It epitomises a nation’s glorious history and its unrelentless spirit. It’s even travelled overseas to become a legitimate American name, albeit with a Polish ring. Just how did ‘Tadeusz’ become the archetypal Polish name?
Behind every name, there’s a story. That of Thaddeus takes us from the Biblical Middle East and the deep provinces of Eastern Europe into the wide world of Western civilisation and the heart of modern democracy... Tadeusz has come a long way, from total despair and ‘lost causes’, to advocating freedom for all.
Recognised today as one of the most typical Polish names, Tadeusz wasn’t actually always Polish. Not originally being a Slavic name, it’s popularity in Poland only dates back to the late 18th century and is inextricably linked to characters and historical events lying at the very heart of Poland’s national struggle. But how did Tadeusz travel overseas and become a name of its own in the US?
From Galilee to Lithuania
Unlike other names traditionally associated with Poland (say, those like Stanisław, Bolesław or Kazimierz, which have also surely gained some worldwide notoriety), Tadeusz is not a name of Slavic origin. The name is actually a Polish version of the Aramaic Thaddai (תדי), which likely derives from the Aramaic word for ‘heart’.
The name Thaddaios (Θαδδαῖος) appears in the New Testament as one of the names of the apostles, Thaddeus-Jude, or simply Jude the Apostle. In the Eastern Christian tradition, the name (Syr. Addai, Rus. Фаддей, Faddei) was preserved in the cult of Thaddeus of Edessa, one of the seventy disciples of Christ and a person often identified with the previously-mentioned Thaddeus-Jude.
But in the Western world, the name with its local versions remained quite rare well into the modern era. Despite notable exceptions such as Italian Renaissance painter Taddeo Gaddi (1290-1366), Irish bishop Thaddeus McCarthy (1455-1492) and Czech astronomer Thaddaeus Hagecius (1525-1600), the name was used rather sporadically. This may partially be explained by the original confusion over the characters of Jude Thaddeus and Judas Iscariot, which people would want to avoid when naming their child.
Meanwhile in Poland
Throughout all this time, the name wasn’t particularly popular in Poland either. In fact, it was seldom used until the 18th century when the name started to spread across the north-eastern parts of the Polish-Lithuanian Commonwealth, which are traditionally referred as Litwa in Polish history and encompass the area of today’s Lithuania and Belarus.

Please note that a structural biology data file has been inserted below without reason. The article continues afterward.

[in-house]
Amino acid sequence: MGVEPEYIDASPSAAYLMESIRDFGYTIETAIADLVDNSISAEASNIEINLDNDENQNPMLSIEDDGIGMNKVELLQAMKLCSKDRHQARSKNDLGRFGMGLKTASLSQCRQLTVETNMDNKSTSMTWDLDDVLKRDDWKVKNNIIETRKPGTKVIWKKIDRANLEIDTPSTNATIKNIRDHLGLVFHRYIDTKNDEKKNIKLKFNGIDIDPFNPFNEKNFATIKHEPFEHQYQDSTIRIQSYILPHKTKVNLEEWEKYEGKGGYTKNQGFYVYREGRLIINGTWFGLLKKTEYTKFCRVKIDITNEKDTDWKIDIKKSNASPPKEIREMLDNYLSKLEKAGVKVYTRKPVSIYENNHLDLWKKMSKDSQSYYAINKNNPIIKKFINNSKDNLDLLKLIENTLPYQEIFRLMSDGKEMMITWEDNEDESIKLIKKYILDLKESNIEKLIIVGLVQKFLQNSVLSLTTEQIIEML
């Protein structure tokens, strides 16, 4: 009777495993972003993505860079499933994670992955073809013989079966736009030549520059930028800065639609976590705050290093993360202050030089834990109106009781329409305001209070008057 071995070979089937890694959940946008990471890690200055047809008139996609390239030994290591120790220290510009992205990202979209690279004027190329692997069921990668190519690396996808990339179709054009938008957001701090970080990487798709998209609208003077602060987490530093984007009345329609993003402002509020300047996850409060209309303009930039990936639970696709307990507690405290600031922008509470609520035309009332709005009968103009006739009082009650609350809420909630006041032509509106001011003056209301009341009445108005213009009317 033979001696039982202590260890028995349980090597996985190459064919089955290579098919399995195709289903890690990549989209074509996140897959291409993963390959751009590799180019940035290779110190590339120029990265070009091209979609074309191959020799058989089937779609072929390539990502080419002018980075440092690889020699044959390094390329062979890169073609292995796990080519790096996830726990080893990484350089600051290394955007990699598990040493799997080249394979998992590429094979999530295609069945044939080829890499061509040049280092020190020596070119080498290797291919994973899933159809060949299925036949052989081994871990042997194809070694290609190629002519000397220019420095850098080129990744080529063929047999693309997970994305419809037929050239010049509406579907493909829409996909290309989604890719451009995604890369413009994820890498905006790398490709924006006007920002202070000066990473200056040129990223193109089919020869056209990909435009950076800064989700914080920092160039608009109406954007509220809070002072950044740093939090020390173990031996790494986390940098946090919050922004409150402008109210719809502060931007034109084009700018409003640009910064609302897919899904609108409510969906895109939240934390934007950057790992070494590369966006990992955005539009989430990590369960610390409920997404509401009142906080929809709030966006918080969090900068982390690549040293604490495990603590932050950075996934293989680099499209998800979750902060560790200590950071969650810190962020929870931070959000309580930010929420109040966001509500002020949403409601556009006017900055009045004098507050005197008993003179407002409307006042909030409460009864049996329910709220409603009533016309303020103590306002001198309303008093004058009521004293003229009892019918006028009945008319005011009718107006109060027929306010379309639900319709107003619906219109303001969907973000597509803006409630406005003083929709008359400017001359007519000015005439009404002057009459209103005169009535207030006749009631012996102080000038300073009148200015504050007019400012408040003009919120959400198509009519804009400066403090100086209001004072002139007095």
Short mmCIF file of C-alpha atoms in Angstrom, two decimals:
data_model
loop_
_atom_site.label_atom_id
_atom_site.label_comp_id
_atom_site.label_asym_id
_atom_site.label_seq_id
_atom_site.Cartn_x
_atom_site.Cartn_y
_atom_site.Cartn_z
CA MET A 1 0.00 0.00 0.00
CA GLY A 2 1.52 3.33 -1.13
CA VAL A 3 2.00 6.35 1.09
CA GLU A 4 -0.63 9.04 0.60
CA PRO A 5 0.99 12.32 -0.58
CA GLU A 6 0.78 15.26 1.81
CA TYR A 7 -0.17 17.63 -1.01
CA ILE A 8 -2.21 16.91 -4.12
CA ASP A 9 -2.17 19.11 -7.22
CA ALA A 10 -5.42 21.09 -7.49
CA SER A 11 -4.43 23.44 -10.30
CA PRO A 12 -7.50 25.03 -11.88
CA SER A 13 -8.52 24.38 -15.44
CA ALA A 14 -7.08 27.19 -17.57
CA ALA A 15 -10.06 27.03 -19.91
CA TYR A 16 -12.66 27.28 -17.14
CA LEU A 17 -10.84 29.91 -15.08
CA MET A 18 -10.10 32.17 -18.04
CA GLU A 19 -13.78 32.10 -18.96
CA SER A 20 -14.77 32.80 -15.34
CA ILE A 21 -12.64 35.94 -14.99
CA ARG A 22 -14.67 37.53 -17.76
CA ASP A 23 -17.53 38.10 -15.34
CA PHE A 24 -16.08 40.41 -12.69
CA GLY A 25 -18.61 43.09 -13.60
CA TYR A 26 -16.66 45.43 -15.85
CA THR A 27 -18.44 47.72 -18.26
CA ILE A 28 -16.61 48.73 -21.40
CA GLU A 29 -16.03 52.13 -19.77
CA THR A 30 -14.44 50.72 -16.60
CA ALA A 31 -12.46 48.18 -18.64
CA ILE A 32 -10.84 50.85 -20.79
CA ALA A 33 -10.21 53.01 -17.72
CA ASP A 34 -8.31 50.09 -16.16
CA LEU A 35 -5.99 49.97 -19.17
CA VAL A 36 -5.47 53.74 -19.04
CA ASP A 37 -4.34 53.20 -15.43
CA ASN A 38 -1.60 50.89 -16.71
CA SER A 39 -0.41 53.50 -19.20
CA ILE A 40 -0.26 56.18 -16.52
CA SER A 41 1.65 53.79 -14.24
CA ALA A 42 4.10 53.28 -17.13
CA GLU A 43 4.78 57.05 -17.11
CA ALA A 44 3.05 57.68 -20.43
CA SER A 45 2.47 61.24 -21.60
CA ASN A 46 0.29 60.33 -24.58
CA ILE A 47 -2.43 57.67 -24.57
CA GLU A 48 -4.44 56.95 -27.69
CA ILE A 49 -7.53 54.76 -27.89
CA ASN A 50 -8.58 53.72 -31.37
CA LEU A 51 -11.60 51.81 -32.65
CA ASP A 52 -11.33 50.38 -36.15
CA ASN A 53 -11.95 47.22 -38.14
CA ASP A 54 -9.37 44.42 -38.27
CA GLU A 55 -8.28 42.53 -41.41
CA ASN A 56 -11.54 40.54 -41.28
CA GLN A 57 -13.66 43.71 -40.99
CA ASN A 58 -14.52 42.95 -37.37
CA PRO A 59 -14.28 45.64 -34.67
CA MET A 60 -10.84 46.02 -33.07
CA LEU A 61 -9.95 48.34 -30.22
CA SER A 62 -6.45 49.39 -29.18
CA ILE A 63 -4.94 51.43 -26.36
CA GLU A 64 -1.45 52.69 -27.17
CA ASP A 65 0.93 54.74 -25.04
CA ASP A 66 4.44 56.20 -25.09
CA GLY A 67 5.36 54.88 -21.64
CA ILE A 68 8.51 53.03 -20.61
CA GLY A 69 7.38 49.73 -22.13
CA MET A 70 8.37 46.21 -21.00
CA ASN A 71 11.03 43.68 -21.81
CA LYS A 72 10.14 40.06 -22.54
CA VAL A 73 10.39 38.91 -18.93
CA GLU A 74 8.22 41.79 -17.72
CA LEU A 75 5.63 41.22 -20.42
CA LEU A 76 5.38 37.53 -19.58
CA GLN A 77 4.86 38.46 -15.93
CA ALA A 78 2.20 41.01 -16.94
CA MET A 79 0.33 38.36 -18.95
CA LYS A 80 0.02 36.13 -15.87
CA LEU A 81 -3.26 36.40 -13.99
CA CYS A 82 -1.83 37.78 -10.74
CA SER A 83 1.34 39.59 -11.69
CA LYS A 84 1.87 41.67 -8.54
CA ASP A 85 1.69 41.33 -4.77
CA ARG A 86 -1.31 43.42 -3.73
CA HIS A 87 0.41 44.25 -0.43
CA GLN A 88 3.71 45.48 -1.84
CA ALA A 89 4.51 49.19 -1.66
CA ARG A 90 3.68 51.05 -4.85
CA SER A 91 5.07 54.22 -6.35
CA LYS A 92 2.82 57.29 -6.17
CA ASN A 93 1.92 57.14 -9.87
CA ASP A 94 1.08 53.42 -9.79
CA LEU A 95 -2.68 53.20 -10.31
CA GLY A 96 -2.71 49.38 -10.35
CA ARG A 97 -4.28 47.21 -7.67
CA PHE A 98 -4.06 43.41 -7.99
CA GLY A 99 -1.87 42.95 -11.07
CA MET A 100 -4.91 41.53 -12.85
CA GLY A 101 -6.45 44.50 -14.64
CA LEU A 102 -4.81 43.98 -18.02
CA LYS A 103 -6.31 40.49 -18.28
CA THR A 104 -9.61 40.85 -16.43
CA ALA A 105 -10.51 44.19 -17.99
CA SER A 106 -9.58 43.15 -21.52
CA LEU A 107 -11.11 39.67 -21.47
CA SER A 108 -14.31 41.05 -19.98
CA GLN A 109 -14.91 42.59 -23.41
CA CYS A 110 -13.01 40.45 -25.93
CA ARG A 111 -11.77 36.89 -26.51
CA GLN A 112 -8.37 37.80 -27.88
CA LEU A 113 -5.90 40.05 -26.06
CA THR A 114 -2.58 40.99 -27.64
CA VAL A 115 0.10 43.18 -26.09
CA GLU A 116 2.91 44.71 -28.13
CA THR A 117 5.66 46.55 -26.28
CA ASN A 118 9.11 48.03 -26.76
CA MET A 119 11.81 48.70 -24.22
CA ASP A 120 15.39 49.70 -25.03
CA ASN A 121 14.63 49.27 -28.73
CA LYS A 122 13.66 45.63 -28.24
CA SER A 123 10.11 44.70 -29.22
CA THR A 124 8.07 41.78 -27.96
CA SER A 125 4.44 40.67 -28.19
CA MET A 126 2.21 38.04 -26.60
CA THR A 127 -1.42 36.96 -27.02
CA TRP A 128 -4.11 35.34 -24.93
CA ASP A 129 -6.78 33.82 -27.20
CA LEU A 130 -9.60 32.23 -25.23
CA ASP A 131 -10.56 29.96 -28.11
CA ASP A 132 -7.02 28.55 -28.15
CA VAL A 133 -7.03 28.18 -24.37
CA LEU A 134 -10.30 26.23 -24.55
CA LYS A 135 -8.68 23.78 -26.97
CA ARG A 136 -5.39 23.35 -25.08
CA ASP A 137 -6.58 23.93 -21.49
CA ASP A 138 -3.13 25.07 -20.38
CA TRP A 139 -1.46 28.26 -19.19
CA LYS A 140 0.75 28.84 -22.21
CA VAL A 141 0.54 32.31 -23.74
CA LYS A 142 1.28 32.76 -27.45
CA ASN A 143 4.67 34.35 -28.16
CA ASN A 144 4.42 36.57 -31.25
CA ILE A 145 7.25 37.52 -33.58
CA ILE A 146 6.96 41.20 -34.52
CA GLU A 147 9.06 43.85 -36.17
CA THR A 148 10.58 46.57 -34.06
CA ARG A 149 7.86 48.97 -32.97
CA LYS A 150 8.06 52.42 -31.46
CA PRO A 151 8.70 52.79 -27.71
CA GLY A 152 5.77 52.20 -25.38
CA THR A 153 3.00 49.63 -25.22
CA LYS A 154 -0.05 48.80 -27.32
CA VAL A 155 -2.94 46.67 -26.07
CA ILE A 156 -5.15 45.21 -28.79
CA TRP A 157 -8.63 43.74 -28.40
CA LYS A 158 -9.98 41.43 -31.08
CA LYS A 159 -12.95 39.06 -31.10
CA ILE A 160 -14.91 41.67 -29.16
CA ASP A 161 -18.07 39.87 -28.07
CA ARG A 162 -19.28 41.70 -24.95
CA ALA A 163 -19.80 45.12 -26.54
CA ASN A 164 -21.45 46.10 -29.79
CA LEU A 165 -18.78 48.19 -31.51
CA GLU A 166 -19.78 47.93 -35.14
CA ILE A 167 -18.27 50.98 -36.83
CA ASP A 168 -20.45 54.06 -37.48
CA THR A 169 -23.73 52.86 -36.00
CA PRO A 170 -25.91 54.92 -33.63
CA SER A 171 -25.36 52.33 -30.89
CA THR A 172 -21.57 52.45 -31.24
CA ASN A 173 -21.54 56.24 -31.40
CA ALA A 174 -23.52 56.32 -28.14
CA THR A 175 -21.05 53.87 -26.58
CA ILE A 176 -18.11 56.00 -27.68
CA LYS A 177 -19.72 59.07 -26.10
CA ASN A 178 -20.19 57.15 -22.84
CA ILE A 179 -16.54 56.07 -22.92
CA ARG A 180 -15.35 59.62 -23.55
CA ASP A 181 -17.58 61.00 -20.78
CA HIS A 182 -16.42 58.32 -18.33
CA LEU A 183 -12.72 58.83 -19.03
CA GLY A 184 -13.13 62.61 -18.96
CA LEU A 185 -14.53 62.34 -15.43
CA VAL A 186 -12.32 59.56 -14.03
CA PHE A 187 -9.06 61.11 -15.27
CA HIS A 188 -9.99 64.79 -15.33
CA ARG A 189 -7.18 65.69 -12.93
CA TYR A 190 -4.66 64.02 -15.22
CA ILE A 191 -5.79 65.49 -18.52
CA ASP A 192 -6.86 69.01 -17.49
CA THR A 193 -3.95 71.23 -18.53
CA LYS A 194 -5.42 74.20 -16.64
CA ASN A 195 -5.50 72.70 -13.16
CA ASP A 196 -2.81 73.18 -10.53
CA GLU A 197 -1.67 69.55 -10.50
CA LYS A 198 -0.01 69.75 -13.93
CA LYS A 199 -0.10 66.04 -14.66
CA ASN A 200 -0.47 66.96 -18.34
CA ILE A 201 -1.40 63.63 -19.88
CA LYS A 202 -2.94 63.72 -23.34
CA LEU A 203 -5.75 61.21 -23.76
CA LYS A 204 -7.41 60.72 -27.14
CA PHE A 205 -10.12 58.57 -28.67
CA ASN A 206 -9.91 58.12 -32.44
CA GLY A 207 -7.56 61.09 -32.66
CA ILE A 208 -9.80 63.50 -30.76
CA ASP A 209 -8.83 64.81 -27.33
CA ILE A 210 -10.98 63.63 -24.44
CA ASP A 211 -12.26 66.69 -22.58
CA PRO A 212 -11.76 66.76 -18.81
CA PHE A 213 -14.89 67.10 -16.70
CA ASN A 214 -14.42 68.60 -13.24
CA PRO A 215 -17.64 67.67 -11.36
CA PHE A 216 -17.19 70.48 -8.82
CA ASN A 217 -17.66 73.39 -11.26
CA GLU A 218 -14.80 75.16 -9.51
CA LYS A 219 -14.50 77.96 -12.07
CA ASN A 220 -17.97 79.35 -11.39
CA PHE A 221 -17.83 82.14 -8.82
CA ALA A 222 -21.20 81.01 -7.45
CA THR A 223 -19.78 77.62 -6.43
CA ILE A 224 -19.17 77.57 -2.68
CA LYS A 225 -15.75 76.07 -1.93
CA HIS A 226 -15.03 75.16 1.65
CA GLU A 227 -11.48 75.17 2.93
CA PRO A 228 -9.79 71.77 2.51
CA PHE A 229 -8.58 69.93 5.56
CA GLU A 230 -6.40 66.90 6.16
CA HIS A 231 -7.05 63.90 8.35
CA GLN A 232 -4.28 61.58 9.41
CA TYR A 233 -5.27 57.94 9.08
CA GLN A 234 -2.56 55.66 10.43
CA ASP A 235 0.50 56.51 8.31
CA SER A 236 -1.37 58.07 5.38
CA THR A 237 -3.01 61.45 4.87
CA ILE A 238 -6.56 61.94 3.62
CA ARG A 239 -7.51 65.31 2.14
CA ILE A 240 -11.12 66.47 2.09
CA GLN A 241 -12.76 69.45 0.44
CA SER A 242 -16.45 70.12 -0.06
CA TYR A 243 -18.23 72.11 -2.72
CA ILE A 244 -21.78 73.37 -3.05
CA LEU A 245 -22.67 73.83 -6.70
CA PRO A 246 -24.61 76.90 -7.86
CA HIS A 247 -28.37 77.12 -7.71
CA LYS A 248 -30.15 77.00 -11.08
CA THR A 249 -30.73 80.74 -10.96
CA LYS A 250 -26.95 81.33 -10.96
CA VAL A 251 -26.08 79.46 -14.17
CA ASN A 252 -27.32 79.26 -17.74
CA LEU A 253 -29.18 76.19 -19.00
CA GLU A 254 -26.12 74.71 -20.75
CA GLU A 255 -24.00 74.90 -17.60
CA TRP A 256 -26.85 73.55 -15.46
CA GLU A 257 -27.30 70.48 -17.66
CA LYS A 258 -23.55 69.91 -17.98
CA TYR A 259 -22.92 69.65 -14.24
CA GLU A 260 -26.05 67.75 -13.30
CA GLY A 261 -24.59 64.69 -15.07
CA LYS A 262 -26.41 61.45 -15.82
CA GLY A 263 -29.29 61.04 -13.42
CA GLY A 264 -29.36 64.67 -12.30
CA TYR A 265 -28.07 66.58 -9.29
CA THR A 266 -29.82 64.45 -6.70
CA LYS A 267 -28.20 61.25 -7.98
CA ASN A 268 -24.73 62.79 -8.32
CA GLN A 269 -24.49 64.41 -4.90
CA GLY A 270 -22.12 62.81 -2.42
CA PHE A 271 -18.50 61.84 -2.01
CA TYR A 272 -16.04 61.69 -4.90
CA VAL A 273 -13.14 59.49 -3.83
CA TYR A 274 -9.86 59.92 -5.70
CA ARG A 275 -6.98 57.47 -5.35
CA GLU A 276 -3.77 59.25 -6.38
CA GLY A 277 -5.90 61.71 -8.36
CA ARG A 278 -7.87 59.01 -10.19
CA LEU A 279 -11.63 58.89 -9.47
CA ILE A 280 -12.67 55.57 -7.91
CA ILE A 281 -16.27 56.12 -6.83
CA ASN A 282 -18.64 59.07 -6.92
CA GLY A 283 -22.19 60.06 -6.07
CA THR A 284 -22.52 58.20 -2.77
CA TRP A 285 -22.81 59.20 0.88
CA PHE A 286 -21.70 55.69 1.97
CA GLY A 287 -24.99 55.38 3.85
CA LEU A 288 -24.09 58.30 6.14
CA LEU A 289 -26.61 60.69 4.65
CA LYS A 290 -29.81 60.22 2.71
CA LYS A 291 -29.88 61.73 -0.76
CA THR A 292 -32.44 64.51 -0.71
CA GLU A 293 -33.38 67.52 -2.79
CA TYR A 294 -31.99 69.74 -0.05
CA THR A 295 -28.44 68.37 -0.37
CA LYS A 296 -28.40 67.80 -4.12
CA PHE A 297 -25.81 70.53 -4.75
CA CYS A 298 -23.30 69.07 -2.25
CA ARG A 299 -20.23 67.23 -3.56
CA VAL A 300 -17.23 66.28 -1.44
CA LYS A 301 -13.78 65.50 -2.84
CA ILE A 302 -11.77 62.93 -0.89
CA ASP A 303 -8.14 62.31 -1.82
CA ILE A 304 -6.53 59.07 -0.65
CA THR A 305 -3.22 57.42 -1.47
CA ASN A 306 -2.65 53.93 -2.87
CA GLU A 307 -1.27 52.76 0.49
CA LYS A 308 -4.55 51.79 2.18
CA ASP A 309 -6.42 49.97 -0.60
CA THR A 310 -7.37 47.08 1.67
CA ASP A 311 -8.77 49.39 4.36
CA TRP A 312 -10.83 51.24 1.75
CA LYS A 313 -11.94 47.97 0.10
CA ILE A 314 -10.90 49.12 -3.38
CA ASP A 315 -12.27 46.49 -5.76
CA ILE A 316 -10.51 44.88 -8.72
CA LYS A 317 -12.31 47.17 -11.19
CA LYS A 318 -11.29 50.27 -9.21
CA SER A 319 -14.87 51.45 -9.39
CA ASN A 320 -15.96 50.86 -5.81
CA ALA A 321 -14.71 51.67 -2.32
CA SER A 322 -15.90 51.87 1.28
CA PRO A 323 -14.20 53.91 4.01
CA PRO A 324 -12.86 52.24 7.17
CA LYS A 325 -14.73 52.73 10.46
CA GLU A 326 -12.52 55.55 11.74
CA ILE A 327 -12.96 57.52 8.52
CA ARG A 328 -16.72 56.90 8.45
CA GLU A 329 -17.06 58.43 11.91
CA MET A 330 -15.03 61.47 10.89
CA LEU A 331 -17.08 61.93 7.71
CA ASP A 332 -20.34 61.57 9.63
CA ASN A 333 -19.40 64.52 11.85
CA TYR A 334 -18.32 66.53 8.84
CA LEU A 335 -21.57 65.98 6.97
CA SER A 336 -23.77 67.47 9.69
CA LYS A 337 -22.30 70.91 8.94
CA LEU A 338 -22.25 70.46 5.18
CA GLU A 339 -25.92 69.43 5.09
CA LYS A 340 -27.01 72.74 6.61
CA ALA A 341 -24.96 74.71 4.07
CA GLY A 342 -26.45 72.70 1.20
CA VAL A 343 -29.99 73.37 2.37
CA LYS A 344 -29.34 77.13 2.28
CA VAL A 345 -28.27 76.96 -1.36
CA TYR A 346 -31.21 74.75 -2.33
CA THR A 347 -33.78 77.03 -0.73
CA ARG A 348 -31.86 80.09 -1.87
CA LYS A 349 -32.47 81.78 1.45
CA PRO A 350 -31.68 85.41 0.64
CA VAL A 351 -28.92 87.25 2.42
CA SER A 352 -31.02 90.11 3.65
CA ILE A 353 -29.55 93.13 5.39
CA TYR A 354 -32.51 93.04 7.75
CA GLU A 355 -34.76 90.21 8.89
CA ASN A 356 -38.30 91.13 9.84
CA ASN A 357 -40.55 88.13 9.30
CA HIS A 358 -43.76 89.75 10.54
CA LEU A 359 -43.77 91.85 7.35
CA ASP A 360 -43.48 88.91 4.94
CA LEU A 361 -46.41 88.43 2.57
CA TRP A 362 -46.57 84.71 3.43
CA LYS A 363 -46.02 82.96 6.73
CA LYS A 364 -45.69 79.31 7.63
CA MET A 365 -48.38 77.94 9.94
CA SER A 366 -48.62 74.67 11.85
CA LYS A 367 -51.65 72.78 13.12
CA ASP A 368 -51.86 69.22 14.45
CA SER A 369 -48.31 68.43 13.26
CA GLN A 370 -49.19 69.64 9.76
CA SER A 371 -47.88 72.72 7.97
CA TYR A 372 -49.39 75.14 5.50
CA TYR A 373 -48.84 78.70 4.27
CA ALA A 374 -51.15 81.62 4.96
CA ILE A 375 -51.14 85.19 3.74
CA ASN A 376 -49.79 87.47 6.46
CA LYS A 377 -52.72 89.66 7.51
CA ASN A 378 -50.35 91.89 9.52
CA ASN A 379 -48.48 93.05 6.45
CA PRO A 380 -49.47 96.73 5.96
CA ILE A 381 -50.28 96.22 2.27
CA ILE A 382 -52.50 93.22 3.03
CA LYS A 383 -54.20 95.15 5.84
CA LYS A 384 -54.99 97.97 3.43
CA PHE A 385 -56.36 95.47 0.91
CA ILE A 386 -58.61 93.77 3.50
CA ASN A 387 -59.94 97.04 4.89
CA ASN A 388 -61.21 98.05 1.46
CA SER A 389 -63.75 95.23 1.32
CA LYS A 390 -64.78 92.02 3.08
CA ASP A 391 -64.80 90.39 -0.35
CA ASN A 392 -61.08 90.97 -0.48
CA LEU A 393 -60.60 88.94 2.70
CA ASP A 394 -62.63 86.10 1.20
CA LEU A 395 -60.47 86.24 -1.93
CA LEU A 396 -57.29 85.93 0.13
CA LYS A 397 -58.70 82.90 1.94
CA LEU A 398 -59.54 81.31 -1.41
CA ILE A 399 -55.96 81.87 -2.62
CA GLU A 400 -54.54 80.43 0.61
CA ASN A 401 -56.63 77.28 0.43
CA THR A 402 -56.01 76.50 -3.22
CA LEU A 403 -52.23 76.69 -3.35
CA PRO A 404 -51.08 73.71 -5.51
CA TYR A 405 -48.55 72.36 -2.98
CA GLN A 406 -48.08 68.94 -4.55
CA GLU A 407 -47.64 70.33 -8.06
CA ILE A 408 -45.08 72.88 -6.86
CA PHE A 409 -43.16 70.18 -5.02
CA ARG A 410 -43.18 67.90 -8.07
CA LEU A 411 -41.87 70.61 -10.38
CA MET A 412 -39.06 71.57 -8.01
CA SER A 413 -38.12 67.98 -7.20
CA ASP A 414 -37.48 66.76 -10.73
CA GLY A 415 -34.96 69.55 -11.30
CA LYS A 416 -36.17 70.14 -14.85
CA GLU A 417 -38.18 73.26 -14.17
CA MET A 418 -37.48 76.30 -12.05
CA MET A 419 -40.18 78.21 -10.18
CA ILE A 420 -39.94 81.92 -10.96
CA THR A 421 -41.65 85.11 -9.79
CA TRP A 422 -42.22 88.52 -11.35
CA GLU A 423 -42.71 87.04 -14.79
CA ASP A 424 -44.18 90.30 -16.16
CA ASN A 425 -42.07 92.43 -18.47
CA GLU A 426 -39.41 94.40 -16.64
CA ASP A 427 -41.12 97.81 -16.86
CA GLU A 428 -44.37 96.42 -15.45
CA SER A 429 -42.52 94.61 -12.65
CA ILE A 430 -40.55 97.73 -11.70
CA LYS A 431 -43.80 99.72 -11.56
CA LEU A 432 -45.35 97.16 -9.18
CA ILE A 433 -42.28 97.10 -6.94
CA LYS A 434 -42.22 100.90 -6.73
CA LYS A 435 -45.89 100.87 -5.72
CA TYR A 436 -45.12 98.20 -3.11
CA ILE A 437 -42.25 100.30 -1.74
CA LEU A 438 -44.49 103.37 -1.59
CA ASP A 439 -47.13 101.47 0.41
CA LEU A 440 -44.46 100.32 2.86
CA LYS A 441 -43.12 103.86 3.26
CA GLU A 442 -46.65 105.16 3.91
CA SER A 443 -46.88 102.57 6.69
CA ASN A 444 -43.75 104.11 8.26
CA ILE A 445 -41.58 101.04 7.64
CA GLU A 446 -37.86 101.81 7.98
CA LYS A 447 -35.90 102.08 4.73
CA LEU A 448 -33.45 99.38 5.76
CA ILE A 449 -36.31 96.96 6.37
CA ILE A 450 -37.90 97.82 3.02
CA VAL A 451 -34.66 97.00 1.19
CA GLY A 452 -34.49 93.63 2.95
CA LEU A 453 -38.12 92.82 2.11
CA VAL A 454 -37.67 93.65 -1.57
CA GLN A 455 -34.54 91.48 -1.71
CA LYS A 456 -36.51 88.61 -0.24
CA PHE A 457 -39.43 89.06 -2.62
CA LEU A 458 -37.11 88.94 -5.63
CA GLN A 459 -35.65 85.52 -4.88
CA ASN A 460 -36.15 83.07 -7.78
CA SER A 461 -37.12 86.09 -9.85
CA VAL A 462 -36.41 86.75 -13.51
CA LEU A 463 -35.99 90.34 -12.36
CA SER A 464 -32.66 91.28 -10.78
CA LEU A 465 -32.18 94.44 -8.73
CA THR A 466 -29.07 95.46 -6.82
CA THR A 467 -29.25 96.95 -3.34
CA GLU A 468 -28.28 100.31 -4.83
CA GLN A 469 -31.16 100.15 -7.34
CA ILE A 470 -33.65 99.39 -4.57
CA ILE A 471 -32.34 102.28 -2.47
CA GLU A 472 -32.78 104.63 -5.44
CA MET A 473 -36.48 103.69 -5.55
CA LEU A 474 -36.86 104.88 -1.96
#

As Polish ethnographer Tadeusz Bystroń argues, the growing popularity of the name very likely resulted from the prominent local cult of Saint Thaddeus. Venerated as the patron saint of lost causes, Saint Thaddeus was often seen as a last resort, the ultimate lifesaver to whom people could offer their prayers. It was during this time, as Bystroń notes, that Polish developed the proverbial saying ‘śpiewać Tadeusza’ (‘to sing Thaddeus’), which essentially meant ‘to be in the utmost misery and bankrupt’.
Kościuszko: the prototypical Tadeusz
It was precisely in this historical area of Litwa that Tadeusz Kościuszko was born in the mid-18th century. A native of Mereczowszczyzna (today: western Belarus), Kościuszko, a young officer in the army of King Stanisław Poniatowski, witnessed the dismantling of the Polish-Lithuanian Commonwealth by partitioning powers. In 1794, he led a failed national insurrection against Russia - the first in a series of national uprisings that would repeatedly shake Polish history across the 19th century.
Wounded in battle and kept as political prisoner by the tsar, Kościuszko became a paragon of virtue for Poles, a figure epitomising the most laudable patriotic sentiments, and a hero of the Polish struggle. Thus, almost inevitably, his first name came to evoke this all too.
Tadeusz becomes a 'Pan'
But it wasn’t until 1834 and the publication of Adam Mickiewicz’s Romantic epic Pan Tadeusz, that the name gained a wider popularity, and actually started to be recognised as the archetypal Polish first name par excellence.
Mickiewicz wrote his twelve-book poetic magnum opus after the failure of the November Uprising in 1830. Through his text, he returned to the serene days of his childhood back in his native realm, which also happened to be Litwa.
For the creation of what would end up the most famous character in Polish literature, Mickiewicz chose the name Tadeusz for his protagonist. As we learn quite early on in the poem, this boy, full name Tadeusz Soplica, was even born in 1794, namely the same year Kościuszko had led that first insurrection.
The poem also describes how a portrait of Kościuszko adorns the walls of the Soplica family manor. Curiously, it is displayed alongside portraits of two other local heroes of outstanding political merit: Reytan and Korsak. These two statesmen shared not only repute for their support of the Polish national cause (Reytan opposed the partitions and was famously later portrayed by the painter Jan Matejko; Korsak was one of the leaders of the Kościuszko Uprising) but also a first name… that’s right: Tadeusz. Unsurprisingly, they also both harked from that same region of the old Lithuanian Duchy.